During a Lockdown, What is “Essential?”
Recently, at a friend’s suggestion, I acquired a $20 cotton face mask from a local tailor. Although it’s a pain to wear any mask, this one’s well-made: washable, relatively comfortable, and breathable. Soon after, my employer mandated face masks for all workers and supplied its own version, but I prefer my own. Almost all of our customers now show up wearing masks, which makes it harder to hear people’s comments and read their expressions. Still, the eyes convey emotions: warmth, gratitude, frustration, amusement, fear. Often a bit of each.
Here in New York City, the U.S. epicenter of the coronavirus, I work for a popular grocery-store chain. In recent years, my employer has woven itself into the social fabric of our neighborhood, and in the current crisis it’s become something of a community lifeline. Like all food stores and pharmacies, it’s an “essential” business (thankfully, liquor stores have also made that short list), and thus employees are on what I call the “second line” of public service—behind all those brave souls in hospitals and clinics and emergency rooms, but out there working nonetheless.
I’m kind of glad for it. Glad to get out of the house, to do something useful, to earn a paycheck. I went through the unemployment wringer after the crash of 2008, and it was no fun. My heart truly goes out to the millions who’ve seen their jobs instantly vanish; some will return, but many won’t. I’ve also read the sad stories of essential workers who now feel trapped or coerced into working when they don’t want to. Fortunately, I’m not one of them. While my part-time gig does provide health insurance and a cash buffer against the vagaries of my work as a freelance journalist, I could just walk away, or (like many coworkers) take a leave of absence, though financially it would be difficult. But so far, I’ve chosen to stay on.
Am I scared of COVID-19? Of course. For workers and customers alike, fear of the virus constantly looms in the back of our minds and the forefront of our actions. I’m not terribly worried about my own survival: I’m not in one of the high-risk groups; I’ve been lucky to have a strong immune system that’s kept me out of hospital beds my whole life. But I am concerned about being a carrier. I figure a guy like me, who rarely gets sick, could easily pick up the virus and never know it, passing it on to others in public or my family at home. I do not want to be part of the problem—and, of course, COVID-19 is not selective about its hosts.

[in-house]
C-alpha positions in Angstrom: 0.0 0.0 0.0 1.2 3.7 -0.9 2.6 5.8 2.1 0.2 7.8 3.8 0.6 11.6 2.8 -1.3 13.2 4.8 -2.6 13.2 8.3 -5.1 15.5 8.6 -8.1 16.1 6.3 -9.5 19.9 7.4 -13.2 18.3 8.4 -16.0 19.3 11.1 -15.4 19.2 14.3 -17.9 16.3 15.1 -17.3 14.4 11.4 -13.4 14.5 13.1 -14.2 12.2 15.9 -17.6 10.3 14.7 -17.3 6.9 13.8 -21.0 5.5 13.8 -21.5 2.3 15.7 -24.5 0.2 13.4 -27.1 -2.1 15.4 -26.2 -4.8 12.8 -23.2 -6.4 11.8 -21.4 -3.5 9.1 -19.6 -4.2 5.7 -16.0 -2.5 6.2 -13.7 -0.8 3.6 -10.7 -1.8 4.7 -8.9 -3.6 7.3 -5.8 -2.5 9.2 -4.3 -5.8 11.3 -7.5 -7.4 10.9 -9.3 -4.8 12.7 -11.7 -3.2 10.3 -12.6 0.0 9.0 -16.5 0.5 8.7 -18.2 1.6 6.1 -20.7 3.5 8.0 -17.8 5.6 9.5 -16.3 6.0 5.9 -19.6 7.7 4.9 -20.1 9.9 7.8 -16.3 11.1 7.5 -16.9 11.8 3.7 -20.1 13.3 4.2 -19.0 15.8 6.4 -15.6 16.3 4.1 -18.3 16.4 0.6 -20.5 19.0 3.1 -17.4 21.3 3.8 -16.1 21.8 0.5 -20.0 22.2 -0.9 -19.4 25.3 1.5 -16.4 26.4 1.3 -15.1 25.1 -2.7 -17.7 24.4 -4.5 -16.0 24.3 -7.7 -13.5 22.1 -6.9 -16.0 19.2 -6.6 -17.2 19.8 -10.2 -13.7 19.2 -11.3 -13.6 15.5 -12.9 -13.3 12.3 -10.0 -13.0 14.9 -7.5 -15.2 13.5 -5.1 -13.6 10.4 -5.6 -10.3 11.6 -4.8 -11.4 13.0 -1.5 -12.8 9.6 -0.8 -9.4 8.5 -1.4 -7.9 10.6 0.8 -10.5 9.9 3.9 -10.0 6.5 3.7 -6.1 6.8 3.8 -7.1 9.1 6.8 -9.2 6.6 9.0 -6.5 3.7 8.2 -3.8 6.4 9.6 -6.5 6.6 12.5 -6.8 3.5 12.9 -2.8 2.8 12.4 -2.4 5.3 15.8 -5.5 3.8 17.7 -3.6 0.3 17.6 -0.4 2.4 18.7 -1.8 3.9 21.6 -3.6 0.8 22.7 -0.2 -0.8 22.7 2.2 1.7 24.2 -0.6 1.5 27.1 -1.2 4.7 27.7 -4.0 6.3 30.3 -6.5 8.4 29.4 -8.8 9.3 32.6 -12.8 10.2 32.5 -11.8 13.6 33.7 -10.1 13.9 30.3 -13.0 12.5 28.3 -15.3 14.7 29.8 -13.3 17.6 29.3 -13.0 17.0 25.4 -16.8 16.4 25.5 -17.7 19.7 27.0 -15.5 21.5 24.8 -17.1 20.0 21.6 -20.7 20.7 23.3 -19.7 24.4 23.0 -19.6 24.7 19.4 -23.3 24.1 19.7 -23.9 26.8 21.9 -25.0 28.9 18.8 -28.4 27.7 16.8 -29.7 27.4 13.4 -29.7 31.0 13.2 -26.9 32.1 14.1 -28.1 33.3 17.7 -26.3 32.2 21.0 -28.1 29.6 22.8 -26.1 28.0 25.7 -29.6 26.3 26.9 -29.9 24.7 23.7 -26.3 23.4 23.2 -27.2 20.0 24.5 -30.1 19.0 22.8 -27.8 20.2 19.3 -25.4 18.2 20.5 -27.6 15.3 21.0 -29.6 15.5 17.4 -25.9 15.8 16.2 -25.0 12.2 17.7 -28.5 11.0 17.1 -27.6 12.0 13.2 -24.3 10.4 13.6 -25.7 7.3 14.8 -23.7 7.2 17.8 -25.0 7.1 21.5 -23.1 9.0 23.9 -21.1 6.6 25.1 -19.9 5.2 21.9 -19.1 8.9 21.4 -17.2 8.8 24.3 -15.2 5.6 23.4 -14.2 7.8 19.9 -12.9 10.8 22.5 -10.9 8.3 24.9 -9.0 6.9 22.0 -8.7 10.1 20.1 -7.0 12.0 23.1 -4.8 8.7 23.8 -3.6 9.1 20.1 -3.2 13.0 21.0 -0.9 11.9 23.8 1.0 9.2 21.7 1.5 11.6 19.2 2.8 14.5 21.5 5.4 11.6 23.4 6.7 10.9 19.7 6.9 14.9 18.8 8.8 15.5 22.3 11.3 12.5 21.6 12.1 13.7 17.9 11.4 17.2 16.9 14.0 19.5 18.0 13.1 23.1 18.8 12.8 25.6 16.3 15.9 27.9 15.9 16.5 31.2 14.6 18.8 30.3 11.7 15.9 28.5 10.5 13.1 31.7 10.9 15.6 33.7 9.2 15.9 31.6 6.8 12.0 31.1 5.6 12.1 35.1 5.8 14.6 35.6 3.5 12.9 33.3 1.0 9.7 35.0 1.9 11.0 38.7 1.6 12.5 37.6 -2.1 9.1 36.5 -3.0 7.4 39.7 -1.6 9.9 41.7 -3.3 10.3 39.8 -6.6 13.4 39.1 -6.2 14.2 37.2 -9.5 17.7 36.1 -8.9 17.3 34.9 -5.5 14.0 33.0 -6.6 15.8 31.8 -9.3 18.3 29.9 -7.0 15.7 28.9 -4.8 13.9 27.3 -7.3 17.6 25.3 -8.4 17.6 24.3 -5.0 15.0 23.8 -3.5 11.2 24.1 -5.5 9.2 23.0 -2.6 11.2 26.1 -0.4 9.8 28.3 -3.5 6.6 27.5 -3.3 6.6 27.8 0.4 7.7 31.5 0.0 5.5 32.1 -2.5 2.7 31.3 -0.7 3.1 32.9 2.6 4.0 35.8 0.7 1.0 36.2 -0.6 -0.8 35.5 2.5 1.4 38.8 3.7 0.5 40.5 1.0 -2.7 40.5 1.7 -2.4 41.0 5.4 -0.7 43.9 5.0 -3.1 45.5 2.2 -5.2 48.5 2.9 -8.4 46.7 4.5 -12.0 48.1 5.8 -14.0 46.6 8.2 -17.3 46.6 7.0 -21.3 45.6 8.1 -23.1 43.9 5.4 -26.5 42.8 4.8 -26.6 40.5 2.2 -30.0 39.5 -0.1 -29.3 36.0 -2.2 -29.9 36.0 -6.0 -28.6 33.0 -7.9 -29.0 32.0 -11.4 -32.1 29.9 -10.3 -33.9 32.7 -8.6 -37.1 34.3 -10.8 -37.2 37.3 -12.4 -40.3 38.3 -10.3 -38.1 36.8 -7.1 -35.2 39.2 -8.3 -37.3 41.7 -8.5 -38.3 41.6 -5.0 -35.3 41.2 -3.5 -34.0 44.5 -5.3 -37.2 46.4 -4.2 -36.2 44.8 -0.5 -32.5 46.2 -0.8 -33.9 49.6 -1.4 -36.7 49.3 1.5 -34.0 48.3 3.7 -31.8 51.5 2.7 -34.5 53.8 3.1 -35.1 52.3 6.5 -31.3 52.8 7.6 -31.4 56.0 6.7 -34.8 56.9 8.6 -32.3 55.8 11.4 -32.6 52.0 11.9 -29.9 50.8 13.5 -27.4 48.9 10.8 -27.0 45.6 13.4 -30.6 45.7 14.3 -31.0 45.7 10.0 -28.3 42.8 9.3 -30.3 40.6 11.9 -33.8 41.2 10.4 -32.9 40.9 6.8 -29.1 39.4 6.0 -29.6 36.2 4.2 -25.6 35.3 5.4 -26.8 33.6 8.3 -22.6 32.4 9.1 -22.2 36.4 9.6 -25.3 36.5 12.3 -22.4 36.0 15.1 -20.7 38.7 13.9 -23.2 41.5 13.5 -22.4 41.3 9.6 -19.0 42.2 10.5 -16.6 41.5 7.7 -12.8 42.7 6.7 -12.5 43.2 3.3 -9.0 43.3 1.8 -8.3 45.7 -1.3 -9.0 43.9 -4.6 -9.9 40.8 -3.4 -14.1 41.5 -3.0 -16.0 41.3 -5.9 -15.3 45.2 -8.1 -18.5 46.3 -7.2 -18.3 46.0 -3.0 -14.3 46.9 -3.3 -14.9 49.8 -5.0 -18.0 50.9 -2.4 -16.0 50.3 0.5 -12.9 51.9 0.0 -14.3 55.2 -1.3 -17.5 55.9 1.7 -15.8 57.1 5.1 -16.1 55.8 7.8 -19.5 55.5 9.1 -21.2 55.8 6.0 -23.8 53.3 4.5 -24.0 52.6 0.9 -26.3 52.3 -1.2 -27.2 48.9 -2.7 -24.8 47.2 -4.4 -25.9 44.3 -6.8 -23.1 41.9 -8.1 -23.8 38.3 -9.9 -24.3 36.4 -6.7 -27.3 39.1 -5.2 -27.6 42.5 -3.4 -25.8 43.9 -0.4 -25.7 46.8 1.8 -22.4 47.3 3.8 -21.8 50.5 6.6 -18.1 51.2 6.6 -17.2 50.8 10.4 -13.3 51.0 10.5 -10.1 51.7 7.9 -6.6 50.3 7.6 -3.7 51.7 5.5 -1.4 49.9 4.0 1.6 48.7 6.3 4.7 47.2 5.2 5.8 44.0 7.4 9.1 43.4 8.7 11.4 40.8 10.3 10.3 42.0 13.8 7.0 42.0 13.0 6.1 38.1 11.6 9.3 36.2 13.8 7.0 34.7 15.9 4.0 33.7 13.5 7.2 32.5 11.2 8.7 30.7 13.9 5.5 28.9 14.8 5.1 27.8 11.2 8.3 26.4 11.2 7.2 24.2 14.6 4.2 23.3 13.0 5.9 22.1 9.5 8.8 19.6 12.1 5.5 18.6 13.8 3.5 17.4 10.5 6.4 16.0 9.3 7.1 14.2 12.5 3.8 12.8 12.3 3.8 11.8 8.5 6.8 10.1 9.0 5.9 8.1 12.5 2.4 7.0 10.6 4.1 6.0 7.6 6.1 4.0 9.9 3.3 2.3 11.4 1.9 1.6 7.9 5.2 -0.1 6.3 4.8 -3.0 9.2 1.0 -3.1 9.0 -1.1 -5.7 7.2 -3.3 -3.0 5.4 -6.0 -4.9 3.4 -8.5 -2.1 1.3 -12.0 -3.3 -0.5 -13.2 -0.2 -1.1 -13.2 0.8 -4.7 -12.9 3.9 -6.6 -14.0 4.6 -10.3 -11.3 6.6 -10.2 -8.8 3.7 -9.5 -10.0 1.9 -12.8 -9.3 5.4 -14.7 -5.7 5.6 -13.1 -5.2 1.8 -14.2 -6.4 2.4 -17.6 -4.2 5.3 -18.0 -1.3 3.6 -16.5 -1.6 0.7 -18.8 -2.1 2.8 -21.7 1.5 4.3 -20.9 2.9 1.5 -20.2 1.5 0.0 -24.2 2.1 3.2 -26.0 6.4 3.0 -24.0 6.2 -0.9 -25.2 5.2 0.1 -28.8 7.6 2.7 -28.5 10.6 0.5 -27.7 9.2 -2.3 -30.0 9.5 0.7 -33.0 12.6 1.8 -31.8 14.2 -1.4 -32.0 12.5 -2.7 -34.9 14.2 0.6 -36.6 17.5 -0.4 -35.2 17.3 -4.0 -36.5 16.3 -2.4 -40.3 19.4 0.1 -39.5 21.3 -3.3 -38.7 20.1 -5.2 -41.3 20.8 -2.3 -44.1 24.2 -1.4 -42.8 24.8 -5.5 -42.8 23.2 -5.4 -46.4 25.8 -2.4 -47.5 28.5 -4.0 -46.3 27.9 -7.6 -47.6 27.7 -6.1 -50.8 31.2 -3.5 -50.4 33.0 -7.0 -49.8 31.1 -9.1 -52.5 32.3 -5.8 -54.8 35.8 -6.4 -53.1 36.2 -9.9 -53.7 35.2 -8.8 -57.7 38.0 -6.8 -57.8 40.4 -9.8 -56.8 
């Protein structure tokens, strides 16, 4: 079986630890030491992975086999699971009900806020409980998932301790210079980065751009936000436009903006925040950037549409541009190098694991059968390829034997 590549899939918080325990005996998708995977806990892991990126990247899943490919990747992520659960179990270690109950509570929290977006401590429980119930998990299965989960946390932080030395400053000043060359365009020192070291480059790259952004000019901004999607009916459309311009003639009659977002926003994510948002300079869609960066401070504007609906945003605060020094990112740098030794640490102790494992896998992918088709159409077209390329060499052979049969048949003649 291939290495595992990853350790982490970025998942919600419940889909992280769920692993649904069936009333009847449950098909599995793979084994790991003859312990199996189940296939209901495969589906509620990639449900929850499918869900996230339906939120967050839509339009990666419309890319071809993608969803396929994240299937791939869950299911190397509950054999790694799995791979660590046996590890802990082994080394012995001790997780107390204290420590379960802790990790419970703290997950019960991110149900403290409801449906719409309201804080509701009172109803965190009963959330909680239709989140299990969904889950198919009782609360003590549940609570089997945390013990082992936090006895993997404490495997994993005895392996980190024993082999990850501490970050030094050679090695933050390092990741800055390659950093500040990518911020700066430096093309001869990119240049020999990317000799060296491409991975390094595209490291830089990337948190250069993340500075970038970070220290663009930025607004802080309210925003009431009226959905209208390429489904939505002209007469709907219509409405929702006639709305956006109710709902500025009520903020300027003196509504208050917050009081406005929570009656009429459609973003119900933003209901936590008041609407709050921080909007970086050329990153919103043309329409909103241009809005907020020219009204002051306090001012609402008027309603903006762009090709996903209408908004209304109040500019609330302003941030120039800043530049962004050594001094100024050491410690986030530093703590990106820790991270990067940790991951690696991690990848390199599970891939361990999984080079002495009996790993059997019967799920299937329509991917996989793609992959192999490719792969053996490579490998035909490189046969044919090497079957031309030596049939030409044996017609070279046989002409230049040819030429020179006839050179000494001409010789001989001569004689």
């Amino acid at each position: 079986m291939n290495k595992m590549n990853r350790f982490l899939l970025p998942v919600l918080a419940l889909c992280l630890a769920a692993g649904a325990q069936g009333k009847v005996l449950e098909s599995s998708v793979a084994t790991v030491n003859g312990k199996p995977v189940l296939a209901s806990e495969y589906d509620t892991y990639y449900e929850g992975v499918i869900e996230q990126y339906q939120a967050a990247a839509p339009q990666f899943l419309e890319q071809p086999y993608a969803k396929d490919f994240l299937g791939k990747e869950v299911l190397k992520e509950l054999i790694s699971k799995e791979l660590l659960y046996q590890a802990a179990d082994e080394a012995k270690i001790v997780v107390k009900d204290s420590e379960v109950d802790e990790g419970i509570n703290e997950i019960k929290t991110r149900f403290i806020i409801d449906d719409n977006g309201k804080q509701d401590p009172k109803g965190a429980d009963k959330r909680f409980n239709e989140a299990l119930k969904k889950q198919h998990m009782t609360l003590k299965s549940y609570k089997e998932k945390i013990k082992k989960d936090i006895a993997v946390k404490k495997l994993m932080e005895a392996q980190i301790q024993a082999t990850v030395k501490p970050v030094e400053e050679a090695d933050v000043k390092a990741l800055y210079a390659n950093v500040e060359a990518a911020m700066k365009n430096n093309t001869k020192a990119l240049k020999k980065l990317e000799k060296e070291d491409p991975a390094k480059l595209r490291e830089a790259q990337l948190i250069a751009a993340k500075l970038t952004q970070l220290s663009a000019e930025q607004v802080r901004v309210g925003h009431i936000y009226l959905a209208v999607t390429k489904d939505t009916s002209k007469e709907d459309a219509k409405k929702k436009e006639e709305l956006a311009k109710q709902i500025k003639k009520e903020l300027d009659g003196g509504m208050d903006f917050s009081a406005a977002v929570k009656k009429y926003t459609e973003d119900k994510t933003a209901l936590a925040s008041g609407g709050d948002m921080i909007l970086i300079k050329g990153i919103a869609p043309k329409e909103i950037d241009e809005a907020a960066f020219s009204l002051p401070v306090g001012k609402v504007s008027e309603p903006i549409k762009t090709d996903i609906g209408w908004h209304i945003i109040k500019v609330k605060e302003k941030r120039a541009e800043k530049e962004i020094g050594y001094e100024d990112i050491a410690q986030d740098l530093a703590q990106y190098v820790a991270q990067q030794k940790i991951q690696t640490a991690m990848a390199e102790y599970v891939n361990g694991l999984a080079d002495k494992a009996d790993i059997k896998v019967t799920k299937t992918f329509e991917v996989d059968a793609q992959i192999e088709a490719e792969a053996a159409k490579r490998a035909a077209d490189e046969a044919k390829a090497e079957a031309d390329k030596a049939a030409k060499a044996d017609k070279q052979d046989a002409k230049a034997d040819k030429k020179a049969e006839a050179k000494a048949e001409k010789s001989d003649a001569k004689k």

So each day breeds fear and caution. Along with my coworkers I’ve become a handwashing and antiseptic-spraying maniac, constantly wearing either latex or rubber gloves; when I get home my wife enforces the drill: shoes off, wash those hands, strip, and change and load the washer! (With my daughter home from college and taking courses online, and my wife working at home, I’m rightly considered the “weak link” in our household defenses.) At work, the store has installed plexiglass shields and, by way of outside waiting lines and taped markers for standing, instigated valiant attempts at social distancing. We’re all trying our best to help flatten that curve.
Still, the hubbub of an urban food market churns on, in stark contrast to the surrounding streets, where empty storefronts, boarded-up windows, and apologetic closure signs backdrop an eerie quietude. During my other main “essential” activities—dog-walking and running, both of which go well with social distancing—I see more people in Central Park than on the usually vibrant streets. This is weird stuff in New York, which, like any great city, is all about people. People talking, gathering, interacting, commiserating. We choose to squish into crowded buildings so we can be near the action. We choose to live close-yet-far from our own neighbors. We choose to shop at a marketplace without a parking lot because we know we can carry out our goods and take a subway or a cab or a bus. We thrive on density. Unfortunately, the virus does, too.
Within that dichotomy, the market doubles as a social scene. It’s where people get not just food, but also company. The initial store rush for supplies has died down a bit, but folks are still, understandably, buying huge cartloads of groceries. It makes for some long, therapeutic conversations at the register (masks notwithstanding): How are you holding up? Working at home? Oh, so sorry about your layoff. Kids OK? And, often, a simple comment that never grows old: Thank you for being here!
Each night at 7:00 p.m., our employees briefly take to the sidewalks carrying colorful placards to join in what’s become a city ritual: the “Thank You!” shoutout to emergency workers, when neighbors cheer and clap, holler and wave out of their windows and on rooftops and balconies, pots banging and cars honking to a rousing chorus of gratitude. It’s a daily reminder of New York’s gritty spirit, the same one that picked us up and dusted us off after 9/11, Superstorm Sandy, and so many other crises.
At home, my wife and daughter and I have been joining with friends and family on frequent Zoom and FaceTime chats, virtually commiserating and celebrating the ties that bind. One night we had a Zoom dance party featuring tunes for the times (“Don’t Stand So Close to Me,” “I’m So Lonesome I Could Cry”), which we clumsily tried to sync on our own Spotify devices.
As we danced in our own homes with our partners, each in little Zoom squares gridded across the computer screen, it reminded me of a lovely song by the late, great John Prine, whom we’ve sadly lost to the virus:
There’s a big old goofy man
Dancing with a big old goofy girl
It’s a big old goofy world
All images by the author.